Kani from Kanihama area of Kashmir has been making fashion statements since the Mughal Era and is one of the oldest handicrafts of Kashmir. The pattern is weaved in with the help of a can needle. The designs varies from full complicated jaal to just the borders known as Border Kani. There can be as many as 40 colors used in a single Kani shawl. Today the demand for these shawls is so high that the markets are flooded with their near cousins that are printed imitations of them. But it is always worth owning an original Kani Shawl.  


Jamawar fabric’s roots are also attributed to Kashmir in India. The name is derived from Urdu language where Jama means ‘a robe or shawl’ and War means ‘Yard (the measuring unit)’. Earlier people used to buy a yard of Jamawar Shawl to protect themselves from harsh cold meteorological conditions. The Jamawar is a unified form of Pashmina silk containing a blend of cotton, wool and pashmina entailing a large hues of colors which renders an inimitable uniqueness to each Jamawar shawl.

A Jamavar shawl has silk thread work intertwined into the fabric with no loose threads on the back side. The intricate paisley themes and designs on a fabric truly gives a rich and distinctive look



Sozni is a marriage of the art style with the imagination. Sozni embroidery uses thin needles and silk threads to create elaborate floral or paisley patterns on pashmina shawls and stoles. The needle work panel of abstracts or flower motif designs on boarders of the shawls is created with satin stitch and has identical designs on both sides along the breadth of a shawl or covers the entire surface of a shawl. The colorful motifs are so intricately embroidered that the pashmina base is barely visible. Sozni requires patience and hard work.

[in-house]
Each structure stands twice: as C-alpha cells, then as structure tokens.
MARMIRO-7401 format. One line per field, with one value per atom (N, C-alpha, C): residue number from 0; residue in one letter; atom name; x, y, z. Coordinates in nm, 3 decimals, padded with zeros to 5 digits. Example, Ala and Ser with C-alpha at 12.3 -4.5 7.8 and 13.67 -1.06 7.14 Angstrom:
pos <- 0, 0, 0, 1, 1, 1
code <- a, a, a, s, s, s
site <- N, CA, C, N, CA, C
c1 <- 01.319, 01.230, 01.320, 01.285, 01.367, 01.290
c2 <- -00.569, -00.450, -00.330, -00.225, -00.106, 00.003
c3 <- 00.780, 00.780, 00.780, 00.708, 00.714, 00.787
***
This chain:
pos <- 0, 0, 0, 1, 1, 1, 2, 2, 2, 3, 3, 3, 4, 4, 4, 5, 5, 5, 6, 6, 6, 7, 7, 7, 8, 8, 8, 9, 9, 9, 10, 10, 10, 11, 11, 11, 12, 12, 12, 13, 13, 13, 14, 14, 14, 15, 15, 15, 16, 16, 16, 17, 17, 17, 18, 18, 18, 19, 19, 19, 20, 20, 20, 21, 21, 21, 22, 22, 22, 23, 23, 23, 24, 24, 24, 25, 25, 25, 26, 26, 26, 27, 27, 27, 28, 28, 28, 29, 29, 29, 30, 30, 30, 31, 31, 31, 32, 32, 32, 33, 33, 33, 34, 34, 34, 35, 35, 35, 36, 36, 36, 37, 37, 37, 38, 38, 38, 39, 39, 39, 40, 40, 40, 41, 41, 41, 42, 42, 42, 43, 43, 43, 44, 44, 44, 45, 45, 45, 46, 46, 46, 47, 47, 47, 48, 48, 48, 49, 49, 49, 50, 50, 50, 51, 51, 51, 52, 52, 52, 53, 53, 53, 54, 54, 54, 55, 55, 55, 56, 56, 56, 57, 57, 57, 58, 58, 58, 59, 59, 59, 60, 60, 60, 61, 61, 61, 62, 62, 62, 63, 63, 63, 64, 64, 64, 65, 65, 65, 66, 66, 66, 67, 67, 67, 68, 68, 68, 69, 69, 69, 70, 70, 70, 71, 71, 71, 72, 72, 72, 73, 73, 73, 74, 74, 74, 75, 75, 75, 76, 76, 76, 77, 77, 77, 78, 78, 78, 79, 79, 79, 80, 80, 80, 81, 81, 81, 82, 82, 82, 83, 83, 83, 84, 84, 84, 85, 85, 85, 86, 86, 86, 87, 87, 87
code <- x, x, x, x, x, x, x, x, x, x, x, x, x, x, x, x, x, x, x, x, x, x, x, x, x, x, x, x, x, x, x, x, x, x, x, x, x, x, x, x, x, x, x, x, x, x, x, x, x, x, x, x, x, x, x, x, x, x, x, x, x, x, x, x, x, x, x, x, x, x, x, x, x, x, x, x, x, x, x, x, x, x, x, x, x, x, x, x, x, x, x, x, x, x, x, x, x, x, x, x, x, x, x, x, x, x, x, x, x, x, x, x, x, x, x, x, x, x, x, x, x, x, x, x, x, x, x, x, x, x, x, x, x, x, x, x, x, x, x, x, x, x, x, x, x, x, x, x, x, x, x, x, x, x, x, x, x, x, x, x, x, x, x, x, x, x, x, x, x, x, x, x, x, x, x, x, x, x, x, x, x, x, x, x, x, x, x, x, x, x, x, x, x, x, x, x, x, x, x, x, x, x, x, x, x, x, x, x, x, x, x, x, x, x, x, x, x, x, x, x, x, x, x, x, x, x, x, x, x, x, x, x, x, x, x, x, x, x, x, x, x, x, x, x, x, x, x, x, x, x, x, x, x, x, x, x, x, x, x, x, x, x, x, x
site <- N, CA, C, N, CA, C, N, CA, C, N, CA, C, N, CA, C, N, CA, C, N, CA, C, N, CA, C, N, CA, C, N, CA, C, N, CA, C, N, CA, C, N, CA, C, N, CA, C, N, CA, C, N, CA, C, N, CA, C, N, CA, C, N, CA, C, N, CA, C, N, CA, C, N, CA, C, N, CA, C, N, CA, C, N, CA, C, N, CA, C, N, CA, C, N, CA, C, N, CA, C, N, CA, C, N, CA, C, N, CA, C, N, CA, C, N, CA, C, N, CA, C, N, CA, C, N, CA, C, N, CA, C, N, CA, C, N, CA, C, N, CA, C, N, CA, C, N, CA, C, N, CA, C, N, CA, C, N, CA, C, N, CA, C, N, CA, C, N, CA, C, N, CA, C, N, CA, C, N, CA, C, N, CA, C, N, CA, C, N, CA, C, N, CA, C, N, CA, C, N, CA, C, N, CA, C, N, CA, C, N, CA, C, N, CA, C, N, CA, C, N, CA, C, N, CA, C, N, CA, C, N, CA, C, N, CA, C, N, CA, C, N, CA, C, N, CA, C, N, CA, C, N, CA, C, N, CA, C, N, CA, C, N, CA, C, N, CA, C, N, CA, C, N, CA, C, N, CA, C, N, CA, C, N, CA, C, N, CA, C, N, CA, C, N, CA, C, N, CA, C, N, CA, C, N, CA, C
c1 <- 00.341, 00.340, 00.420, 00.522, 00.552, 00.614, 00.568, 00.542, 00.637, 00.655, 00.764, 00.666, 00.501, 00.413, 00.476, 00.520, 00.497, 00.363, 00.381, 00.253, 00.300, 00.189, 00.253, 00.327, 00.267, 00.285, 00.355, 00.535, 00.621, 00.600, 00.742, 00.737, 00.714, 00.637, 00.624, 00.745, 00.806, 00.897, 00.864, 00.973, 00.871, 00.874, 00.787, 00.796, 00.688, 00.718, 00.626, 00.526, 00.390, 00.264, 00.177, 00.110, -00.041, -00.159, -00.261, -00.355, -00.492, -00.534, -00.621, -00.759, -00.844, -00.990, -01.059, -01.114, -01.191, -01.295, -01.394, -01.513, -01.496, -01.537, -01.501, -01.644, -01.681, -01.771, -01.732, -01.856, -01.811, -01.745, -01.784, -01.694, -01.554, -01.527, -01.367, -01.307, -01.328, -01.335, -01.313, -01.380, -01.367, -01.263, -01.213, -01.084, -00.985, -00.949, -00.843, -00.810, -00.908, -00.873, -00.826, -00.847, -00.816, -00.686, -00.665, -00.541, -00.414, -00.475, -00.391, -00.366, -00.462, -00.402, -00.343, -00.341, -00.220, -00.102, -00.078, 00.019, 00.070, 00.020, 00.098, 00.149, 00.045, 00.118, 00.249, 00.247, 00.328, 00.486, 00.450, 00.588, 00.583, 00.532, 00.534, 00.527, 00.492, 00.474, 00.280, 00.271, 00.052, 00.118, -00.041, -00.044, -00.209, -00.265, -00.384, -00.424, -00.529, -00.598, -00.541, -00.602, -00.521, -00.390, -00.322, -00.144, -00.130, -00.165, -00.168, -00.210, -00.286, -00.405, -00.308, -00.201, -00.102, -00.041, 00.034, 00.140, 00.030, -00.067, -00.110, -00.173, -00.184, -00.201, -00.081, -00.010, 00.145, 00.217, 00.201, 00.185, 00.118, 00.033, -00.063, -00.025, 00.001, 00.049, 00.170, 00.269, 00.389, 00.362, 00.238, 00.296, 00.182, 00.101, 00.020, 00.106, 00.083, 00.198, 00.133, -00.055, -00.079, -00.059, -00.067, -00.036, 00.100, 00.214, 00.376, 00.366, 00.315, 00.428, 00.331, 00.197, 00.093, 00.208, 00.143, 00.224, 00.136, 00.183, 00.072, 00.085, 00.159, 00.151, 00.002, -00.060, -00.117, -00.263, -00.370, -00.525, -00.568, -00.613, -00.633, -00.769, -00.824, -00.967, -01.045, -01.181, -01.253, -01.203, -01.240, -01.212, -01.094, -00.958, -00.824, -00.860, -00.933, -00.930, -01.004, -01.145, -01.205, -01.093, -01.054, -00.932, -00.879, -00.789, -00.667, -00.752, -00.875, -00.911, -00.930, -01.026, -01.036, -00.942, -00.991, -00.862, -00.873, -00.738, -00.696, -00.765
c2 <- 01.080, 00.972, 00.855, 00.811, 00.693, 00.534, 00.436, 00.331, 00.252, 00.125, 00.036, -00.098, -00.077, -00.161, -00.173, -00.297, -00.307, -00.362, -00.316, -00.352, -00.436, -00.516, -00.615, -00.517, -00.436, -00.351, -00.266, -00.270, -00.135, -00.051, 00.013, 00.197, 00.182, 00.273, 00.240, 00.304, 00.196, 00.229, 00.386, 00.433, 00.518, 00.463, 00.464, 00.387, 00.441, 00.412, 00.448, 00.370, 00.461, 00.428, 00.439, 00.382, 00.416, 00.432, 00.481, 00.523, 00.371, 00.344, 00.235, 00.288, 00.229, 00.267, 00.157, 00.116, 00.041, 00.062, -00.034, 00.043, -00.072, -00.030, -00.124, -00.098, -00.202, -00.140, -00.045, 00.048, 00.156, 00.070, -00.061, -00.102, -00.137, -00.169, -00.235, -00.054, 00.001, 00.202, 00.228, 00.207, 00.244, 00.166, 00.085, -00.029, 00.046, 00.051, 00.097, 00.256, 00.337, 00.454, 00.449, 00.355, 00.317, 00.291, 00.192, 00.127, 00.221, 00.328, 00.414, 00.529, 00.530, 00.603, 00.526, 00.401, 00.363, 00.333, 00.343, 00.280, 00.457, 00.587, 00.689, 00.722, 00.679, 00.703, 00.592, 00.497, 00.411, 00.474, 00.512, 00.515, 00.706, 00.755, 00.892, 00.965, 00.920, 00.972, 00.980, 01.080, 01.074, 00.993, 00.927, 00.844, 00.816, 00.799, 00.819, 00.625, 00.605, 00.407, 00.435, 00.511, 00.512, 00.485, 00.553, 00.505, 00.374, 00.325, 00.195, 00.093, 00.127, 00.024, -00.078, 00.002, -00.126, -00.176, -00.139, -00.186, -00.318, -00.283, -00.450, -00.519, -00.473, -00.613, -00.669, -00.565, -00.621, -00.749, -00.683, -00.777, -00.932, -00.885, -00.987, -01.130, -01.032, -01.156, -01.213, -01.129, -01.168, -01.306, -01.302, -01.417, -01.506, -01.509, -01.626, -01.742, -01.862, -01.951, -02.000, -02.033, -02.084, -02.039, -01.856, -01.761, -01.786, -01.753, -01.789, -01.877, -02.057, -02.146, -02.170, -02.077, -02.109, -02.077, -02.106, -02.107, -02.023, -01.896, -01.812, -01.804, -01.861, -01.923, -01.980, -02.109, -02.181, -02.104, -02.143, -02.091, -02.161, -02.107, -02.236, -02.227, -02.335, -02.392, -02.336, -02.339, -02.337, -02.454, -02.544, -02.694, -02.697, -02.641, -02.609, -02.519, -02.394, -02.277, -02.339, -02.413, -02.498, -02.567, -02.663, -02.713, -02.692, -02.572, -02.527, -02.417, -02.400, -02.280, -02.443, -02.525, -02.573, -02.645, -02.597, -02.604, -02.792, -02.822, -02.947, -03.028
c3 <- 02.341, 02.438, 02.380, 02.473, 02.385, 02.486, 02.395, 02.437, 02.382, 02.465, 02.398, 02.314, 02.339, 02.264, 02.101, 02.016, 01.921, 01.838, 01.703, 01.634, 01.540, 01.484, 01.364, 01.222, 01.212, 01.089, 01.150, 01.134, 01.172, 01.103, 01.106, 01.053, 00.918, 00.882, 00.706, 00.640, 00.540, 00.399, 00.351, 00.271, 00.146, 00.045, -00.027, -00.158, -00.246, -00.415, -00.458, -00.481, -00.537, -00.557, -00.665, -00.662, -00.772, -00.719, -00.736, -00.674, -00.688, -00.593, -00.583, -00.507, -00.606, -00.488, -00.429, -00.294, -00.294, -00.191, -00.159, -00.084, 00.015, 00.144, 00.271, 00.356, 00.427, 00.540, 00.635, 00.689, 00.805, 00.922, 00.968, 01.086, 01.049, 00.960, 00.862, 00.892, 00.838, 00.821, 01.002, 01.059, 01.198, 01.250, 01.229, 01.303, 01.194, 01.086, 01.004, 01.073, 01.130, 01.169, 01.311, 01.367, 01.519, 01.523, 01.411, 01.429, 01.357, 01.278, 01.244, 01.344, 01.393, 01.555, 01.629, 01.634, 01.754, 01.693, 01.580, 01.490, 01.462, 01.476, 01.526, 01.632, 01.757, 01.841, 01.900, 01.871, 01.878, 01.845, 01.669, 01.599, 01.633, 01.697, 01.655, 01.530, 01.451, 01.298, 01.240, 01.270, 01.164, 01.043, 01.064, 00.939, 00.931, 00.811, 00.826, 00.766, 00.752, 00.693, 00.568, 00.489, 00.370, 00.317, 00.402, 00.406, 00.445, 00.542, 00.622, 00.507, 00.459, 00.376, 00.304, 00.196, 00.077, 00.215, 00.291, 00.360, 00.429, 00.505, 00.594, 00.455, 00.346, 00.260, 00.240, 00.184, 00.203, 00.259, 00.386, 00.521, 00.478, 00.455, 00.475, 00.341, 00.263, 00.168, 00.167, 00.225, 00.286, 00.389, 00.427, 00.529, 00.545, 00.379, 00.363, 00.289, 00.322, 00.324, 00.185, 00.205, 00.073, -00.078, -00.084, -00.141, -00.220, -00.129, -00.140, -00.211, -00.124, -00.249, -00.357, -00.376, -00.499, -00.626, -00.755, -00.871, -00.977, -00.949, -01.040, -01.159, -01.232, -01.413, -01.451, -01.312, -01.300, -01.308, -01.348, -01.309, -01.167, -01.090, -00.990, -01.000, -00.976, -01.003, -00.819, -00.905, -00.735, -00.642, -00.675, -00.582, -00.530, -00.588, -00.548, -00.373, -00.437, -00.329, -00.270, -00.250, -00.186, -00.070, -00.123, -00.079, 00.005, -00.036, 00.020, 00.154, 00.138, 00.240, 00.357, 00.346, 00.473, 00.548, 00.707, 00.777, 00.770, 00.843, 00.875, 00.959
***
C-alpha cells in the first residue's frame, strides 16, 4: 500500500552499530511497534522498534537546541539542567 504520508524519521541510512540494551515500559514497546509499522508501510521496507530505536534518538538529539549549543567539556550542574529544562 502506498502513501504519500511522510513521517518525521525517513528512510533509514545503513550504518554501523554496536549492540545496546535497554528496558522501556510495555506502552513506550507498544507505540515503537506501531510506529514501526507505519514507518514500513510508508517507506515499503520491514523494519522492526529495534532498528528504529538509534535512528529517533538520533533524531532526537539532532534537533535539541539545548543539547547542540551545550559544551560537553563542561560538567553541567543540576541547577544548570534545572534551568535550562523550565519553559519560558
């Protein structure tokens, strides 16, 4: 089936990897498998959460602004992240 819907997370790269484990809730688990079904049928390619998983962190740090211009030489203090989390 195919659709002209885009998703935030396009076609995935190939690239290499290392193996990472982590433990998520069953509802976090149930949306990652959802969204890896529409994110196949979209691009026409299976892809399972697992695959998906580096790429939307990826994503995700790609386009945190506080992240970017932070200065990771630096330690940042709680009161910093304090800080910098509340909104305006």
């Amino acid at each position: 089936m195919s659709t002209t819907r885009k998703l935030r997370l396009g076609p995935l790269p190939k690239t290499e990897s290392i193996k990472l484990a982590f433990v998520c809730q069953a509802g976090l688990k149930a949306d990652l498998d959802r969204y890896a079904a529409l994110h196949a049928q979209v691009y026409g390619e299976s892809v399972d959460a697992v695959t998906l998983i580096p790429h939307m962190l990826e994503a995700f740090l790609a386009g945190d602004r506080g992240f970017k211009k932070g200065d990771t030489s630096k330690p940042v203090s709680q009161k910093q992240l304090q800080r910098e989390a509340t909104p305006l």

Aari is considered to be one of the most tedious forms of needle work, Aari hand embroidery is the specialty of Kashmiri artisans. They use hooked needles, also called tambour, to create intrinsic, concentric loops. This fine art has been in existence in India since 16th century, when Mughals patronized it to create elaborate and highly refined floral patterns for the royal garments. Pashmina shawls and stoles embroidered with aari work in both traditional and contemporary styles is often used by the royals to add to their adornments


Tilla is a golden or silver thread, which is used to embroider paisleys and florets along the borders of a pashmina shawl like a precious jewel. Worked on with needles of size 28 which help in finely captivating embroidery that makes every wrap a regal affair. Tilla in historic terms was used for Royalty and was treasured amongst the elite. With time, the golden and silver thread of Tilla acquires an antique look and ages like an artifact. Just like the other art forms on Pashmina, Tilla embroidery is a legacy investment and this is often passed on from generations.


Kalamkari is a unification of two words "kalam" - brush and "kari" - work. Kalamkari means the work of the pen. The intricacy with which Kalamkari is done involves a kalamkar (worker) who traditionally uses bamboos and wooden cut pens dipped in inks made from vegetable pigment. It is a traditional art form that helps create beautiful kinds of fabrics.Although Kalamkari is not a traditionally a Kashmiri art form, it was alchemized on pashmina shawls where traditional patterns of printing are resonated in designs and collections on Pashmina Shawls.